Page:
Saturday, December 5, 2015

I Can Buy It For Half That, The Big Box Mentality - A Buyers Guide To Handmade

Just in time for Christmas some words on handmade.  Etsy sellers are now up against Chinese factories, other businesses constantly stealing our ideas and sometimes even our photos and descriptions and then undercutting us.  Etsy used to only be for artisans but those days have long since past.  For many of us our Etsy business is our ONLY business and these tactics can really hurt.  

Look at the "about me" profiles and see who you are actually buying from.  You could be supporting a one woman run business like myself or an entire corporate entity overseas.  Think of the little guy toiling away all by themselves paying huge fees to survive and consider paying a few dollars more.  

A subject on the lips of many artisans is the big box mentality that has gripped many buyers.  Often a prospective buyer will pick up a handmade item and say “but it’s so expensive”.  These words are like fingernails on a chalkboard to handmade sellers.  In many cases they aren’t charging enough.  Is the item REALLY expensive or are you comparing it to something you would buy at a big box store? 



Why do prices vary so much and what am I paying for?  There is SO much more to handmade selling then what many realize.  First and foremost you are paying for the supply of the item, then the artists rate for the time they spent making the item, as well as the quality of the item.  More successful sellers can afford to buy in bulk wholesale but this takes hundreds of dollars.  On occasion a seller will come across items for a good price at an estate sale, flea market or other sellers destashing items they no longer want.  This is more the exception than the rule.  For the most part supplies are NOT at deeply discounted prices even at wholesale, unless you are buying super quantities for mass merchandising.  I've seen sterling silver range from $14 to $40 per ounce over the years.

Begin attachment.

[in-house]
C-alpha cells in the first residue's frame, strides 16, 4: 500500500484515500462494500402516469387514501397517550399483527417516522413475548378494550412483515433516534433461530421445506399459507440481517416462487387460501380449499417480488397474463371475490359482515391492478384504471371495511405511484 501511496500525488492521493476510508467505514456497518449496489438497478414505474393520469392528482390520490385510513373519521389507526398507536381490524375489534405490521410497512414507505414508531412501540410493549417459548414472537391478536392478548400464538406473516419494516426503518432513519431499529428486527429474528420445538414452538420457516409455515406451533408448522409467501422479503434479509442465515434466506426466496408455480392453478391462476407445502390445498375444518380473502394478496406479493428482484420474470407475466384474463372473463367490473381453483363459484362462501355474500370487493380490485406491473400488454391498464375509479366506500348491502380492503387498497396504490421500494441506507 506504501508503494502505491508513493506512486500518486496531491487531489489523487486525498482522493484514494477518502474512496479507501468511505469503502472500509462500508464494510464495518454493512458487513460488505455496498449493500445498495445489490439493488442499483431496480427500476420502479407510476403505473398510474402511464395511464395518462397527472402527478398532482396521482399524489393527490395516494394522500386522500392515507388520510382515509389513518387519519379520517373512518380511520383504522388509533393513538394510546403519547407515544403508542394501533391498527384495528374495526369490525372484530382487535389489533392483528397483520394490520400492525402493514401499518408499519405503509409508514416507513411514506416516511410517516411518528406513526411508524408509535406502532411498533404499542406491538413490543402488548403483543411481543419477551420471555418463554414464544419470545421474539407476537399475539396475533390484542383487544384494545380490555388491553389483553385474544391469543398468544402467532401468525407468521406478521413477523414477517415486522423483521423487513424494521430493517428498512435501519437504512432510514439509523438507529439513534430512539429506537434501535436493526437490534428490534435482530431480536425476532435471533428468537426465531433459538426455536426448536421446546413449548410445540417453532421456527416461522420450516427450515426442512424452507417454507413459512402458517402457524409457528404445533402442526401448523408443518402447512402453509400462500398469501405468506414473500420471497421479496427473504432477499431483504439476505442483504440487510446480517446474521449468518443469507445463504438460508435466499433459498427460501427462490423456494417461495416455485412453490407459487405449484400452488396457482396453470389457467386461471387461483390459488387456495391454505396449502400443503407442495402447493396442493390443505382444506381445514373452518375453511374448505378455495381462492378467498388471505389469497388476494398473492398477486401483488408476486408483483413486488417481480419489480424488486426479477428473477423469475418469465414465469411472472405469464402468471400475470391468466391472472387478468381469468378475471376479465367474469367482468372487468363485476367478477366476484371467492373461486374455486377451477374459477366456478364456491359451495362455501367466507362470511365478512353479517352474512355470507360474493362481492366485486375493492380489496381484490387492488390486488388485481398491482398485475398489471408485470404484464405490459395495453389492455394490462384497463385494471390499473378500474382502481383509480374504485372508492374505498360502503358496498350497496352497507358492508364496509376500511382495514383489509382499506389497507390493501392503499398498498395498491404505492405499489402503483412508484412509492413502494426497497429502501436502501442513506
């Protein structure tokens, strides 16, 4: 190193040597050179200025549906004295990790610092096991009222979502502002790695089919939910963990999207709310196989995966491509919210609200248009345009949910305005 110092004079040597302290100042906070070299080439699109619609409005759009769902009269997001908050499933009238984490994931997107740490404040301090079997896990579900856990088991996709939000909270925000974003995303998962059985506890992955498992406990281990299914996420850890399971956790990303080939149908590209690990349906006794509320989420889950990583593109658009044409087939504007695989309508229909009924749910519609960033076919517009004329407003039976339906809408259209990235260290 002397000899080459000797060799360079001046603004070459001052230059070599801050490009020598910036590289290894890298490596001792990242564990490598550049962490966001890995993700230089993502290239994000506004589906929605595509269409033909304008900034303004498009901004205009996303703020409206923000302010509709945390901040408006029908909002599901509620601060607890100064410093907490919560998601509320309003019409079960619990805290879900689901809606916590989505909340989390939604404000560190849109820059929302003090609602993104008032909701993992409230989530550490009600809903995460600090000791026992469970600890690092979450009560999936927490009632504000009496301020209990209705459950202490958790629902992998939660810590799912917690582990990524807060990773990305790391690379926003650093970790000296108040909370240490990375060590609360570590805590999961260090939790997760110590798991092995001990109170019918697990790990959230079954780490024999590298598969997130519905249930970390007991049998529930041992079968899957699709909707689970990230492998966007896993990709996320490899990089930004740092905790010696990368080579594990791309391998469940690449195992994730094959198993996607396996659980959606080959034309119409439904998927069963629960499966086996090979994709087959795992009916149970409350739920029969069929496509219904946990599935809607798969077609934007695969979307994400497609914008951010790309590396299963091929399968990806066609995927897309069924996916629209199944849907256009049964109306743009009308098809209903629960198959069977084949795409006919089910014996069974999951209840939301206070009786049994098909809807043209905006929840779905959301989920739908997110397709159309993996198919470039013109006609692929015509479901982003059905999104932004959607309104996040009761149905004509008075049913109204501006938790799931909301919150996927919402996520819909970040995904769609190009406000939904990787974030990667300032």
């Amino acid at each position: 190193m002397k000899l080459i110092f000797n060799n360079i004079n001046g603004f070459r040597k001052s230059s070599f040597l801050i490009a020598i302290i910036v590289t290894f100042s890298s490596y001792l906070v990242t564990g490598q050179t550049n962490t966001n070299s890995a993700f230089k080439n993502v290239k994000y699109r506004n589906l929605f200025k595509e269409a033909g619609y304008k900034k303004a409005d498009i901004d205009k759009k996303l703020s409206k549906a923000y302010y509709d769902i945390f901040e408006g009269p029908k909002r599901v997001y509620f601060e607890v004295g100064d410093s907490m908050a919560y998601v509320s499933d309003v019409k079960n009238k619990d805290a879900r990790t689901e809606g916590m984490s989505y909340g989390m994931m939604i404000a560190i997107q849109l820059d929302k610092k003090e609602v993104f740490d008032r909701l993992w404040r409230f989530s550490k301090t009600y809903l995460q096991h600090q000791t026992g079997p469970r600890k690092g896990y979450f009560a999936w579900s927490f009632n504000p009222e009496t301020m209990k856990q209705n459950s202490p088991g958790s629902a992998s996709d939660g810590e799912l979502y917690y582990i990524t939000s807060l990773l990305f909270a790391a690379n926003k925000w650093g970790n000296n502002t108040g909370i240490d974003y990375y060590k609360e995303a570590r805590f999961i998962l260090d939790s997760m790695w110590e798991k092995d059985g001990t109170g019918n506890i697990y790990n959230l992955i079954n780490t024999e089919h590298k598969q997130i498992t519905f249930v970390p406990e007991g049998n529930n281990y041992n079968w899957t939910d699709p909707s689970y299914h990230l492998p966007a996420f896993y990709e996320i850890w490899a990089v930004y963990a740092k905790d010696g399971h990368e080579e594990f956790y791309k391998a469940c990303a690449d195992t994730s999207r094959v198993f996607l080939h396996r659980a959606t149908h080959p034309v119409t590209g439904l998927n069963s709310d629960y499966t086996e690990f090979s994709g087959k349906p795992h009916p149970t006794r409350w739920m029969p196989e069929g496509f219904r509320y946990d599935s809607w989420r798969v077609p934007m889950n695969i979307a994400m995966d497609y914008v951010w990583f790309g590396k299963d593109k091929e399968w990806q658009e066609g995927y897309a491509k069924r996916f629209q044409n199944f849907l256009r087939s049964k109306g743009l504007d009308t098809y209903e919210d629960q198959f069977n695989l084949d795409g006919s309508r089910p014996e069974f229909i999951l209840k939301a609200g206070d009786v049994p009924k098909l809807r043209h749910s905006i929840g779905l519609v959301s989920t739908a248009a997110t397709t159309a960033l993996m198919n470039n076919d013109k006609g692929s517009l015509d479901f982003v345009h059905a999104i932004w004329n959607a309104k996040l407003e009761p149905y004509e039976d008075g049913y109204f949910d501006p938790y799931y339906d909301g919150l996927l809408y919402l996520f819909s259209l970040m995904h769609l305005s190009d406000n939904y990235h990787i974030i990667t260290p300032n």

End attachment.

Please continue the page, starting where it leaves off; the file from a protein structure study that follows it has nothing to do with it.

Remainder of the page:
Some sellers are hobbyists or new to selling and if they were to sit down and actually figure out how much they are making they would find that they are actually paying customers to buy their items.  Sellers have fees they must pay both to the site they sell on but also to Paypal, Google etc.  There are shipping costs for postage but also the gift wrap and shipping supplies.  There are advertising fees, photography, models, licensing, business cards, brochures, websites, blogs, gas, tutorials, classes, show fees and so on.  

More successful shops may have many sales in a single day, but many shops may have only a handful or sometimes no sales at all in an entire month!  When you sell handmade you get paid for your item and then have to deduct the cost of your supply, the cost of shipping, your sellers fees, your packaging, sales tax and income tax.  What is left over is your income.  Many shops put much more then 40 hours into making their craft successful but there is no check at the end of the week for all the hours worked.





Big box shops have warped the mentality of many buyers.  All they see is the dollar amount.  Big box shops are run by corporations that use the cheapest supply possible and hire the cheapest workers.  Many items are made by machine or assembly line.  While these workers need these jobs to survive the conditions are deplorable at best.  Your money is essentially going into the pockets of the already filthy rich.  Most of this work is sent to third world countries where restrictions are lax and labor is cheap.  Child labor is very common.  Then the product doesn’t last.  It simply falls apart sometimes in a matter of weeks.  Mass production is polluting our planet.  Huge corporate entities like this continue to ignore our environment causing the continuous deterioration of our air, land and water.  Is it really worth what you saved?